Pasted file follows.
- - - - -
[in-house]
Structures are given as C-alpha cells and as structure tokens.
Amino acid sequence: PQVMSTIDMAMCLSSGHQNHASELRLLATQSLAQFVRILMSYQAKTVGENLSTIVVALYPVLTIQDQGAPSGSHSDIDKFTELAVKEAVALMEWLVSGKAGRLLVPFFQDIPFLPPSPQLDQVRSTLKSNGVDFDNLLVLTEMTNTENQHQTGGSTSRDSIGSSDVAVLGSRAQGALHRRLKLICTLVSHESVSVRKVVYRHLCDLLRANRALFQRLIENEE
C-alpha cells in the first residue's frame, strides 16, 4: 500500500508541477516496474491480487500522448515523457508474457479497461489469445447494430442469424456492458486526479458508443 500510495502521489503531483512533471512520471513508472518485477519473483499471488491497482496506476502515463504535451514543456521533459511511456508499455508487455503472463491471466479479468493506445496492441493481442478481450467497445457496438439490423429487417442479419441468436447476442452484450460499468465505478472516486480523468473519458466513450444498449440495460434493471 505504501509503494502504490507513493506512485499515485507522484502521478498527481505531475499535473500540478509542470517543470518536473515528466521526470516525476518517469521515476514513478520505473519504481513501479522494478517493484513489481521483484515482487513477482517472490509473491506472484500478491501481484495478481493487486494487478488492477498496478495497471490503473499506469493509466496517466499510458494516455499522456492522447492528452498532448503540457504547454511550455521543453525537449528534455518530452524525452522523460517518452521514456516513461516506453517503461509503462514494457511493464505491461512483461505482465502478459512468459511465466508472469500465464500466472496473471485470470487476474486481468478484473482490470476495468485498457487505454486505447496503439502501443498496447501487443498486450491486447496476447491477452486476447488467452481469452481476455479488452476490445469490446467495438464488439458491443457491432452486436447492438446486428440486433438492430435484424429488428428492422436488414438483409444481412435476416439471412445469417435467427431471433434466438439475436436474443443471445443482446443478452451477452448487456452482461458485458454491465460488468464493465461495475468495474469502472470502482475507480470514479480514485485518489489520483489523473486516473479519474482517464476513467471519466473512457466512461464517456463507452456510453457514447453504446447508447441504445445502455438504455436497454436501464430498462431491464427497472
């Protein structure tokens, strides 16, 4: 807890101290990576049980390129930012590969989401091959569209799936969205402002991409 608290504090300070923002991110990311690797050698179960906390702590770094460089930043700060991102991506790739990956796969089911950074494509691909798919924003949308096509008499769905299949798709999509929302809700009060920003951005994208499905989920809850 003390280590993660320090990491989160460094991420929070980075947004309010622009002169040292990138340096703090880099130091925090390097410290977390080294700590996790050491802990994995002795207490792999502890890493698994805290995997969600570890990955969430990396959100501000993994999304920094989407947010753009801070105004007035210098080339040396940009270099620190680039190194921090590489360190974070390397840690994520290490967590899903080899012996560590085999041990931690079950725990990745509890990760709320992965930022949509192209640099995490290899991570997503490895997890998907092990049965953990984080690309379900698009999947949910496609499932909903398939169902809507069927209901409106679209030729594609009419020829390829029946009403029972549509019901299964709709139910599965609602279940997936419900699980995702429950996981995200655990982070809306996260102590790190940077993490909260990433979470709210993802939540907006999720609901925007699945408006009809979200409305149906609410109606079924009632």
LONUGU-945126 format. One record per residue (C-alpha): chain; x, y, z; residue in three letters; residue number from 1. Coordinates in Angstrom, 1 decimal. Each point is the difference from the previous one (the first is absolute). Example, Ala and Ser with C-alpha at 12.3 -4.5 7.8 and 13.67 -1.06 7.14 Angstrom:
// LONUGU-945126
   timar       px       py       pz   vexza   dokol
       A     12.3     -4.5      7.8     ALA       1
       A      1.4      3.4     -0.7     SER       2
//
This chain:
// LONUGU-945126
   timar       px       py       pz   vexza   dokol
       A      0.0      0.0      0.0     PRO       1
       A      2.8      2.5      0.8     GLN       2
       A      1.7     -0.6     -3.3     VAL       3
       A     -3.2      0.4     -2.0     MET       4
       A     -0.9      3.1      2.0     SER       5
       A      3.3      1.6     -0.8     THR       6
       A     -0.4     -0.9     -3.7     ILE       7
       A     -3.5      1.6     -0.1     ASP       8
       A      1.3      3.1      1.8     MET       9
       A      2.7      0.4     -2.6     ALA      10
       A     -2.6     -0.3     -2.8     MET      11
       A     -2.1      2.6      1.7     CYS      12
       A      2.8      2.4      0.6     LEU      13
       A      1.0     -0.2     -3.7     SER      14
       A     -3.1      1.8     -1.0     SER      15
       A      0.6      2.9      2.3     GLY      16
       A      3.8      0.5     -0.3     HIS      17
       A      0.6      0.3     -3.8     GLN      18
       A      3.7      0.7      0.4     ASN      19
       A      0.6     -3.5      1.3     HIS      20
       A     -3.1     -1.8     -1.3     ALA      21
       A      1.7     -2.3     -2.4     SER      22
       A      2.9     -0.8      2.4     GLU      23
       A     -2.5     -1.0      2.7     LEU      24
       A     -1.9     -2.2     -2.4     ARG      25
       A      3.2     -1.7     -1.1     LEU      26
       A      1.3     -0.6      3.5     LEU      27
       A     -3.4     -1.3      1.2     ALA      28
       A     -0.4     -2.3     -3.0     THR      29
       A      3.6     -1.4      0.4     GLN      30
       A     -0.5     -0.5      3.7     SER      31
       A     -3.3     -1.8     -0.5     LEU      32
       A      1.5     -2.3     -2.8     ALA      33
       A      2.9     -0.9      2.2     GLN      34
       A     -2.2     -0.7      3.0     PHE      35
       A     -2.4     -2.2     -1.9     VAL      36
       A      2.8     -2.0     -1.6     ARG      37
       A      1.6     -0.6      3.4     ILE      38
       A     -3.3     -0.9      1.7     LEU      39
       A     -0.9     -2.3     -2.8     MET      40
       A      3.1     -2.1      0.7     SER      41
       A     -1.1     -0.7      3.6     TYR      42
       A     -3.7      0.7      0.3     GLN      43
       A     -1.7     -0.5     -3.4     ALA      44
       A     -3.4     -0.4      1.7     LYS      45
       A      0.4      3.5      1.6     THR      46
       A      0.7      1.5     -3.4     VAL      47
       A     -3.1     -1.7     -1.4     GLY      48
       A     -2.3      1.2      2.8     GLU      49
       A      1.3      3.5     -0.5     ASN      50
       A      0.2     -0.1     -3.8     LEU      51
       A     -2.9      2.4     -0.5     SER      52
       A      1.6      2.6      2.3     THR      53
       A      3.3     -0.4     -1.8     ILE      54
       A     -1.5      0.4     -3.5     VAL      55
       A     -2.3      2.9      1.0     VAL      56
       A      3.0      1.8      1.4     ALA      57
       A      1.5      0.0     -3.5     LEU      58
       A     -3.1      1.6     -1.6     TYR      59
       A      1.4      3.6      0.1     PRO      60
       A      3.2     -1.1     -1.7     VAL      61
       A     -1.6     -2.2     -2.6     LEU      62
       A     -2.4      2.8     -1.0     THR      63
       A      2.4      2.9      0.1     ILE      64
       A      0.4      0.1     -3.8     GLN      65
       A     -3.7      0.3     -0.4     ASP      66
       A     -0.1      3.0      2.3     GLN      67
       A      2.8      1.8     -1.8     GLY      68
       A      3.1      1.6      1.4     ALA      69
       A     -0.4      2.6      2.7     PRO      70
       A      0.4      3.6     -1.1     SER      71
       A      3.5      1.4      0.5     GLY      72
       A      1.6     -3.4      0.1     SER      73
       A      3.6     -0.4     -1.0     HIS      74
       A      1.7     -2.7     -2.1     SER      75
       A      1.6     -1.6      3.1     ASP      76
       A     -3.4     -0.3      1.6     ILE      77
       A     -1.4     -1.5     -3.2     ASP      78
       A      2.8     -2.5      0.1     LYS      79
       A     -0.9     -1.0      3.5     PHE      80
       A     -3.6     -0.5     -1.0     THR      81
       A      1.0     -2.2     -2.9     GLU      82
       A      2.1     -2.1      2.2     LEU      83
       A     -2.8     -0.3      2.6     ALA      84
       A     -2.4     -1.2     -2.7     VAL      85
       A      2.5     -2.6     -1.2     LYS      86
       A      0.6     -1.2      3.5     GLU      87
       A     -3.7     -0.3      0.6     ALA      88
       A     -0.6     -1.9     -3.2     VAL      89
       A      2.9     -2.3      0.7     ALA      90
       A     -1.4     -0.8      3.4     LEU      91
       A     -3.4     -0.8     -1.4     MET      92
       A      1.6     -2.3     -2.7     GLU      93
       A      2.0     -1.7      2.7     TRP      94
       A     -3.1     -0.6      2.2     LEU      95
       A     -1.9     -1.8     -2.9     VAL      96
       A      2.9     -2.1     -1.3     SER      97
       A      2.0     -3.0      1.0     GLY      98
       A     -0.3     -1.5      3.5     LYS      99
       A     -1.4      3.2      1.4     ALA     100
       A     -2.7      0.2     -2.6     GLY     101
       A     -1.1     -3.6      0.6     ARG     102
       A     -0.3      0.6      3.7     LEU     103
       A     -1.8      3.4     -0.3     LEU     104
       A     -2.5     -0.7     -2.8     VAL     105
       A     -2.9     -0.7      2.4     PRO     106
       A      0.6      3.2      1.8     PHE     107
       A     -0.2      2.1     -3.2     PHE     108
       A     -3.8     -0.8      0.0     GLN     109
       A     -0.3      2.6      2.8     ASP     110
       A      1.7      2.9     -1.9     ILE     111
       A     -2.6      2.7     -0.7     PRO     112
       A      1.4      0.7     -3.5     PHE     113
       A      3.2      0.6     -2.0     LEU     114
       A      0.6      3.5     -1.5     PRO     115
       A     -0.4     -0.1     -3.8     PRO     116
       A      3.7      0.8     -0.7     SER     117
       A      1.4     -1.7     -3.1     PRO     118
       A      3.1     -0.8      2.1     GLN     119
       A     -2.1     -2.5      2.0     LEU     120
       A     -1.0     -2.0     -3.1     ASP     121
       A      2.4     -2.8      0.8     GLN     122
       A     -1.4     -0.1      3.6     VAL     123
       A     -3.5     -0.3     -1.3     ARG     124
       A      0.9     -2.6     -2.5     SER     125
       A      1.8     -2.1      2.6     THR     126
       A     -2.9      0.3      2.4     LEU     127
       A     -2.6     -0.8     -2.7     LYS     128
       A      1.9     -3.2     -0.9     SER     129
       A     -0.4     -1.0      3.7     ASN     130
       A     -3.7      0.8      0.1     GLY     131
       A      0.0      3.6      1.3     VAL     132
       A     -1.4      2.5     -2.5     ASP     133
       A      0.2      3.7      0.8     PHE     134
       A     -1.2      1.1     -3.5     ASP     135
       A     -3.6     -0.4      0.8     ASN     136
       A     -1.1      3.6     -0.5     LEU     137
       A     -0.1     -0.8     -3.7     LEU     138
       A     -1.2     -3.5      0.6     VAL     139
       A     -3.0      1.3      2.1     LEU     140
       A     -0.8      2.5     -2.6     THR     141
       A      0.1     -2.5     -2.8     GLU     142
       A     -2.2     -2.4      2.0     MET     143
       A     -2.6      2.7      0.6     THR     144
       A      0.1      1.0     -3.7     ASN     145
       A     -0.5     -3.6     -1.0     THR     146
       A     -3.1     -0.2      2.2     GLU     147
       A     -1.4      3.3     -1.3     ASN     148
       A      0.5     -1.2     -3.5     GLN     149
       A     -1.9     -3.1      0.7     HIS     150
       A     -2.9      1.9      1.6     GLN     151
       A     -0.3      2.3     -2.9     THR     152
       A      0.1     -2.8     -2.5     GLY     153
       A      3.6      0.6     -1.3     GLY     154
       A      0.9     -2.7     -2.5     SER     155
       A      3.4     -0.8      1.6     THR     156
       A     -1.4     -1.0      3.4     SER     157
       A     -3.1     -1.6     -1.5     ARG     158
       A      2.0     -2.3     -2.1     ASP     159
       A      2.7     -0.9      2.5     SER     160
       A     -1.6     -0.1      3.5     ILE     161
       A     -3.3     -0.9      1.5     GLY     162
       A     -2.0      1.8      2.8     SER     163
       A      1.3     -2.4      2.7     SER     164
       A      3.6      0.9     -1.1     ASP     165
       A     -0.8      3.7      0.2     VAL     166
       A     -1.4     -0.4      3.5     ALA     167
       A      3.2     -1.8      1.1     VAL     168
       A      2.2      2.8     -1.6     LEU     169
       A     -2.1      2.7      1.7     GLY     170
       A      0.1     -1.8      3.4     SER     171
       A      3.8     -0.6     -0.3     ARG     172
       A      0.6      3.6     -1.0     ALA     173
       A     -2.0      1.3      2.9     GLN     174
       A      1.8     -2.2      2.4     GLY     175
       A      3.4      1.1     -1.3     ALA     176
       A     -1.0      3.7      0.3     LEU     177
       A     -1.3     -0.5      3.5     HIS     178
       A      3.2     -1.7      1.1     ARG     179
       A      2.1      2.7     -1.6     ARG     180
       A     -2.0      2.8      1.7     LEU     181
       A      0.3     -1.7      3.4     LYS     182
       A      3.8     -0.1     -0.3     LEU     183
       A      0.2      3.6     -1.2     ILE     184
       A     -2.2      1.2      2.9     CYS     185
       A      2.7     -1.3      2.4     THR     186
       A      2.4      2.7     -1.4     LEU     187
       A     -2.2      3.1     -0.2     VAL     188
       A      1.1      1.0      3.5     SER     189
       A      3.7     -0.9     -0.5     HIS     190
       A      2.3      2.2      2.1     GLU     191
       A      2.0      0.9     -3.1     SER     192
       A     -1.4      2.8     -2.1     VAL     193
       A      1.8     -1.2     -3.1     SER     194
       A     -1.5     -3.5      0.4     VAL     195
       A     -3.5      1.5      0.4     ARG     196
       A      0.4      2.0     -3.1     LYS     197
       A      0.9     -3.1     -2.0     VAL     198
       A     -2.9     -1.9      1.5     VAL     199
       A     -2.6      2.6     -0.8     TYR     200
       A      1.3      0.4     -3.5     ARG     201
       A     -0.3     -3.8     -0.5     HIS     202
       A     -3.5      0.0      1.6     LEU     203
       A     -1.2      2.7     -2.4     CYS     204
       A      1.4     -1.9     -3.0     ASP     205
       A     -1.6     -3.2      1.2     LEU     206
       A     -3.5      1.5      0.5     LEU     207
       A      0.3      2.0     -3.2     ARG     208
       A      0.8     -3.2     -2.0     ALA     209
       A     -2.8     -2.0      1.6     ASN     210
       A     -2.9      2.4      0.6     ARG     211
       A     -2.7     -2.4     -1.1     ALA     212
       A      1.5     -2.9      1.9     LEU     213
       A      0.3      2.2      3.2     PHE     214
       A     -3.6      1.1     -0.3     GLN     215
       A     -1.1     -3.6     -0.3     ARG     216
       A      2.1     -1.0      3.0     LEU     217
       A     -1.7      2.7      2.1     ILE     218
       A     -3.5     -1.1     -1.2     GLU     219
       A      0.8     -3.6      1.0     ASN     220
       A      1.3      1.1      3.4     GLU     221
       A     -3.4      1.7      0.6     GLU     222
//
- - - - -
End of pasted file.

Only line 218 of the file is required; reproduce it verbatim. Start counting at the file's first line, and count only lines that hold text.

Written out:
       A     -1.2      2.7     -2.4     CYS     204